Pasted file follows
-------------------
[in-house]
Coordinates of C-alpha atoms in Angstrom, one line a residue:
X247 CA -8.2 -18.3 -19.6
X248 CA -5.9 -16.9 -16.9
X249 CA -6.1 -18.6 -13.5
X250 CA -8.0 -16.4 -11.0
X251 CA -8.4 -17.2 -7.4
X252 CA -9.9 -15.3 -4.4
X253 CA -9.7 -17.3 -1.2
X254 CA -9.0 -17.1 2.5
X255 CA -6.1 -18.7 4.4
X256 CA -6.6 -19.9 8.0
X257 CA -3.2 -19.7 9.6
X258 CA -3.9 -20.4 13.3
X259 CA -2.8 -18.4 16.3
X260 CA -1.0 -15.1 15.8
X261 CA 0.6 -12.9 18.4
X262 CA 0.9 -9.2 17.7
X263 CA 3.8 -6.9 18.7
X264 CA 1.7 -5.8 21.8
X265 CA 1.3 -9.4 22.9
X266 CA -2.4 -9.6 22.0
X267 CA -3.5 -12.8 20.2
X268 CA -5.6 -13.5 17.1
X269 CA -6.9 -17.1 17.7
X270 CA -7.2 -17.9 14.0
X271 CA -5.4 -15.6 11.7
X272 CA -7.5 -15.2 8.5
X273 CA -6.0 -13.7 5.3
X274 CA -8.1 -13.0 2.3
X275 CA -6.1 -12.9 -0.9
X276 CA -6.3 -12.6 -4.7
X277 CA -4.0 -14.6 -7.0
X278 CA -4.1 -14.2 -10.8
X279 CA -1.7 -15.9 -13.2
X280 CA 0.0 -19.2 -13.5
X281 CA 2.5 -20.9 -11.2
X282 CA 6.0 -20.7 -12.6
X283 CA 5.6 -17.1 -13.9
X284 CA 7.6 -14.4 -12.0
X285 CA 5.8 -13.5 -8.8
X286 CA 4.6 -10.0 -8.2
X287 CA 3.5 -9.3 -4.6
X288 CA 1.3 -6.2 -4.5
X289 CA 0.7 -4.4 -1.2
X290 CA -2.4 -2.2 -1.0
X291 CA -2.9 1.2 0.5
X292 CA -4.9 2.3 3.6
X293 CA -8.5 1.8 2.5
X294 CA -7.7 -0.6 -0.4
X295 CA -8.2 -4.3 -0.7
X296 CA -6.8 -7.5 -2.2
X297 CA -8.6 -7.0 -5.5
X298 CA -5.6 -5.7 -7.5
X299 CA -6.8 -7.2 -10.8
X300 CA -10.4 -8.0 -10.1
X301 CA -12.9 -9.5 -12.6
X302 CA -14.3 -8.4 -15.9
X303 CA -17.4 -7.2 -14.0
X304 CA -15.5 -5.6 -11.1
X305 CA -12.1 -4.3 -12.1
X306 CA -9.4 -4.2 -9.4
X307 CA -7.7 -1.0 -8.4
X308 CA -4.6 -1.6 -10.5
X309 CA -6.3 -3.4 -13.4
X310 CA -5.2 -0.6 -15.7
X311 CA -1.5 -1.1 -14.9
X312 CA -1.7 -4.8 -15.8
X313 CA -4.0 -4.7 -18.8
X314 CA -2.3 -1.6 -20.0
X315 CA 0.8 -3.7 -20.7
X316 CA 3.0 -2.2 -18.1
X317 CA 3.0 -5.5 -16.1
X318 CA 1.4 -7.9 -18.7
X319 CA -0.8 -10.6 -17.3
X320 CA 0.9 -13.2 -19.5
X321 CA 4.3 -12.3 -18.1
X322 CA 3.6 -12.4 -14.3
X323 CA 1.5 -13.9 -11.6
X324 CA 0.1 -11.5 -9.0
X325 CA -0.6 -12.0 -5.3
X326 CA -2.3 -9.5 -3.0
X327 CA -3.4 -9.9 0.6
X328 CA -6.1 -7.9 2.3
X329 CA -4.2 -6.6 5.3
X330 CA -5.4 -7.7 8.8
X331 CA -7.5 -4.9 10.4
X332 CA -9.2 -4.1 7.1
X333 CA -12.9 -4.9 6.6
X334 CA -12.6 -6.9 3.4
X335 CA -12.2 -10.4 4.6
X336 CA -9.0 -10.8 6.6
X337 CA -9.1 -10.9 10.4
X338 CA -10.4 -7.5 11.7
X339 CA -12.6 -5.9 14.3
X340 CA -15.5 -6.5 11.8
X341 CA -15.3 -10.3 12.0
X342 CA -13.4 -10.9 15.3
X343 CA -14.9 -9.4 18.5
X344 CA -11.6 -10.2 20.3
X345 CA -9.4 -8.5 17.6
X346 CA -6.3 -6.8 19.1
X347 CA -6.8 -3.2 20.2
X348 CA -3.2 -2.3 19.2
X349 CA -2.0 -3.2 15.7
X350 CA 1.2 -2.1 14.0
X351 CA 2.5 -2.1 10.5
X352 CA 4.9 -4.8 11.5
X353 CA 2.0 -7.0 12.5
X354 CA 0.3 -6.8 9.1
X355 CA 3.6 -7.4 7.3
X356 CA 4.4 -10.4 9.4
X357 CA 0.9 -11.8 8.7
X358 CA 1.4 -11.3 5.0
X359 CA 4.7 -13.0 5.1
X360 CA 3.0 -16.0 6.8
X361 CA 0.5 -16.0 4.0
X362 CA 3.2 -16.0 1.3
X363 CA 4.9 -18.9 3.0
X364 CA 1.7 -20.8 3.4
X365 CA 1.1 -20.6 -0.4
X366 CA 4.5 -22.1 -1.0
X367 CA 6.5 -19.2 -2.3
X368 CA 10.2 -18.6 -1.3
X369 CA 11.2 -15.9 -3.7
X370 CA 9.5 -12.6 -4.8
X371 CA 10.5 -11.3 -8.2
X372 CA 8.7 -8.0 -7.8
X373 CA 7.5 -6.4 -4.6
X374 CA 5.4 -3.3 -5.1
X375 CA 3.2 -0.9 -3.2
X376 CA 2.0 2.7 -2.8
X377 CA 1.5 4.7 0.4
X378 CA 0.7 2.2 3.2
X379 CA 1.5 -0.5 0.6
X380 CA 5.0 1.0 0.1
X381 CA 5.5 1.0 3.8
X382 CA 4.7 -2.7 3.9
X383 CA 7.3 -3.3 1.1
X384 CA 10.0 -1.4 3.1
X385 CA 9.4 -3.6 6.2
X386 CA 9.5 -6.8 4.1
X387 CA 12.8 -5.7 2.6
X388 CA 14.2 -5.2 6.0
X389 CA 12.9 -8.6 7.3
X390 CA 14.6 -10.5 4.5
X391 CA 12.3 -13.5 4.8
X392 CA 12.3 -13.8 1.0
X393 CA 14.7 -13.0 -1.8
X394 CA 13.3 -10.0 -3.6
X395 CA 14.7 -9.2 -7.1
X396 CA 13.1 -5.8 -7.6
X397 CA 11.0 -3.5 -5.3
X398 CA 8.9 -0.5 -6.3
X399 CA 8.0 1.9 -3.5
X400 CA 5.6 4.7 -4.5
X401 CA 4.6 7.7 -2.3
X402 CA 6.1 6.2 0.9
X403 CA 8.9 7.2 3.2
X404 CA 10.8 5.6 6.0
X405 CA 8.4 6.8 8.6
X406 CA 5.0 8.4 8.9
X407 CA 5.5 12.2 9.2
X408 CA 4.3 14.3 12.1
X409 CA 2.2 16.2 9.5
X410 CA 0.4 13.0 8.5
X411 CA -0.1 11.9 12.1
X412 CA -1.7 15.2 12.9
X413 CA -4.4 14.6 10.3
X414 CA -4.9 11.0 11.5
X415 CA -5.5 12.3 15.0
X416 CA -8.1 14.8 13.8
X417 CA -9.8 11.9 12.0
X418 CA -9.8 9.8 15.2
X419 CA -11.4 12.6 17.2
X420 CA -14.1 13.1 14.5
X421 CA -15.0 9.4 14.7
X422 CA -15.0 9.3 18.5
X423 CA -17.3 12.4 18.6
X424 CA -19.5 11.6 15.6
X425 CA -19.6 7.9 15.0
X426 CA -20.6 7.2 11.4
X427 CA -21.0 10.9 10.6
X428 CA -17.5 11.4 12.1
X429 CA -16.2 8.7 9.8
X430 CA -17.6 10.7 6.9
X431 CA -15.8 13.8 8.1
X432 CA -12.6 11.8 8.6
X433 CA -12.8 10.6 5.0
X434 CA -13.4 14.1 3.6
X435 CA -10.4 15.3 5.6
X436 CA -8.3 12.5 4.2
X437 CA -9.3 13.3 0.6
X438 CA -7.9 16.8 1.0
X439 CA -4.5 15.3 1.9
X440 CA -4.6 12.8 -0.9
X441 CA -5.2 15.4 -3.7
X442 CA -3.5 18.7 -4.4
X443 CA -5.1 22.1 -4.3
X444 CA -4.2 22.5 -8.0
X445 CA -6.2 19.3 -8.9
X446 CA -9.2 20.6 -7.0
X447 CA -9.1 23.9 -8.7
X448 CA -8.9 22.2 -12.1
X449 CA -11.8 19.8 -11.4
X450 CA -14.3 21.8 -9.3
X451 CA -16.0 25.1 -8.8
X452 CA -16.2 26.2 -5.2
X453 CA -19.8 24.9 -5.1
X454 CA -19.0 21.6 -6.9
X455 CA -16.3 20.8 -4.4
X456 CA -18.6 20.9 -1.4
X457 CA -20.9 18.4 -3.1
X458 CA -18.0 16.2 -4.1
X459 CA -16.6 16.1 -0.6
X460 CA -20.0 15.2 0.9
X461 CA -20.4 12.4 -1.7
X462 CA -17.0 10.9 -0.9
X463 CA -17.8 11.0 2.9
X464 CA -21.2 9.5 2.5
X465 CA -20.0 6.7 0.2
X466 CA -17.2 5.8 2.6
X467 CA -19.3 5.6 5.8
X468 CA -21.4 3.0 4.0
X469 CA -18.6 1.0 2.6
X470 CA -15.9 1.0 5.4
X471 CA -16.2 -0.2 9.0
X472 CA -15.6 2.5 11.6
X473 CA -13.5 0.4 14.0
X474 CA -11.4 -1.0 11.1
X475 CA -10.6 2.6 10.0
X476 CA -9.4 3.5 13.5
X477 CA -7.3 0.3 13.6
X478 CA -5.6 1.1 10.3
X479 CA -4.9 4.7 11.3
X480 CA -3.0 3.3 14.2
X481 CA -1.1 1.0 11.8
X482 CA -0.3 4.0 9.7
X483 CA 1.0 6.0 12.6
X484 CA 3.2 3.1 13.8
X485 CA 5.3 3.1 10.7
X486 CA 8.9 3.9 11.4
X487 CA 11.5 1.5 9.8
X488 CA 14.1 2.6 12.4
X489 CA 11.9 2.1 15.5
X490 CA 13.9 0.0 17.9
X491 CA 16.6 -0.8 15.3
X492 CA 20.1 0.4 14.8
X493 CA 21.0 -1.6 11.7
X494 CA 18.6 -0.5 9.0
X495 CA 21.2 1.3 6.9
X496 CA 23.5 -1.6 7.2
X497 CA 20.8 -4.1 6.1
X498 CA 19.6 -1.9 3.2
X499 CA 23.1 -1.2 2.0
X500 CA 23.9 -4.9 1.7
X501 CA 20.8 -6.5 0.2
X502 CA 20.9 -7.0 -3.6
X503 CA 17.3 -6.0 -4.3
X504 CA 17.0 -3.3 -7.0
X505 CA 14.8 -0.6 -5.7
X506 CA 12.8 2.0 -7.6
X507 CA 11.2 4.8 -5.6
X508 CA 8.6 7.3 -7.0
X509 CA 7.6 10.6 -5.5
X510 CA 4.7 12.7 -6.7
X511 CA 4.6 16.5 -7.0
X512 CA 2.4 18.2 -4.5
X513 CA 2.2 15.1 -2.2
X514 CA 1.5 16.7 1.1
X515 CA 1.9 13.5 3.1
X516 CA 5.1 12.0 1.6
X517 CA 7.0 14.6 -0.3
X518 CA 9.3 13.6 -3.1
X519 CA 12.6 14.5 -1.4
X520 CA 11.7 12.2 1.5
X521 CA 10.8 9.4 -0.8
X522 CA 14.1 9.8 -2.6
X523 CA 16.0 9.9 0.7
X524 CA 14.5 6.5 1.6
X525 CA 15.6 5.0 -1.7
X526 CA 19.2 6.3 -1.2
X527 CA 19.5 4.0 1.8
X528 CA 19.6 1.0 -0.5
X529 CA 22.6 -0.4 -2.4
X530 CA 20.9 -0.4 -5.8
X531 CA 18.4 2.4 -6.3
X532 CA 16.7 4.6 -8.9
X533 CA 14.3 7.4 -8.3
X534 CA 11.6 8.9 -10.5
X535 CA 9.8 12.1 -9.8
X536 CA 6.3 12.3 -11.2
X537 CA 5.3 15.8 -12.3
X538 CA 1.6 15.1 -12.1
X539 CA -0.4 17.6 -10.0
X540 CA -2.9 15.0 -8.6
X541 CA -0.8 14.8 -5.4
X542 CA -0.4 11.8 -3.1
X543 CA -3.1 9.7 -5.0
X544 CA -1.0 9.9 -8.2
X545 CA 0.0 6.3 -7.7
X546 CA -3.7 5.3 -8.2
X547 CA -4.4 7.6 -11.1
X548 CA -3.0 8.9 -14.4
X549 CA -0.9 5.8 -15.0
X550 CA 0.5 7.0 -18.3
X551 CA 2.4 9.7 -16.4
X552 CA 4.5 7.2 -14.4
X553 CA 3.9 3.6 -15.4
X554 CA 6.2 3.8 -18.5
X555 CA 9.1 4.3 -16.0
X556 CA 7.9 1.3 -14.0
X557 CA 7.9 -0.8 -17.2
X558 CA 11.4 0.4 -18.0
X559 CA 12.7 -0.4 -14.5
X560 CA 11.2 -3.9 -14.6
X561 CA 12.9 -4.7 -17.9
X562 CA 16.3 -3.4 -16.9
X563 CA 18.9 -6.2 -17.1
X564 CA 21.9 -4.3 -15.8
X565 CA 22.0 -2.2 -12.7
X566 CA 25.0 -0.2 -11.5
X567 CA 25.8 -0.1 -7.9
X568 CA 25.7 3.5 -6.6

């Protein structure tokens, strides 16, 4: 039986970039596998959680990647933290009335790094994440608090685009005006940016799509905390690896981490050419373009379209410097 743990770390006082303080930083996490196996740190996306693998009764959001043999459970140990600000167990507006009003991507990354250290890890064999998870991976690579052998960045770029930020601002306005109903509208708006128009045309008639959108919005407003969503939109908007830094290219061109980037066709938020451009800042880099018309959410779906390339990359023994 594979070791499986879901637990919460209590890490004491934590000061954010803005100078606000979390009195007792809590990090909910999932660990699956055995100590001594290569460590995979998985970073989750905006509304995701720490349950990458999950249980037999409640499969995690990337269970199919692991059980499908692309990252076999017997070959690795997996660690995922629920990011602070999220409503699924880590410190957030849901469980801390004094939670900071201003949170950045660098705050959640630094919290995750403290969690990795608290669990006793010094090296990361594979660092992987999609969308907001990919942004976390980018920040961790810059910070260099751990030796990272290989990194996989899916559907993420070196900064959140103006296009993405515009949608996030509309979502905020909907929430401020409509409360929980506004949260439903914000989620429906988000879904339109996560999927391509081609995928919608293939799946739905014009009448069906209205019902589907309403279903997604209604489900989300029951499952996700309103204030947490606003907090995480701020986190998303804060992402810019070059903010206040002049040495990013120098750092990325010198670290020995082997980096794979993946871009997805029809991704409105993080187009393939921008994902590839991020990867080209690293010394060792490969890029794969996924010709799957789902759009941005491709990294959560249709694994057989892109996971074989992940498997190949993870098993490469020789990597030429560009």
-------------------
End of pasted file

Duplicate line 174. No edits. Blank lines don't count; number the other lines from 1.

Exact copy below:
X418 CA -9.8 9.8 15.2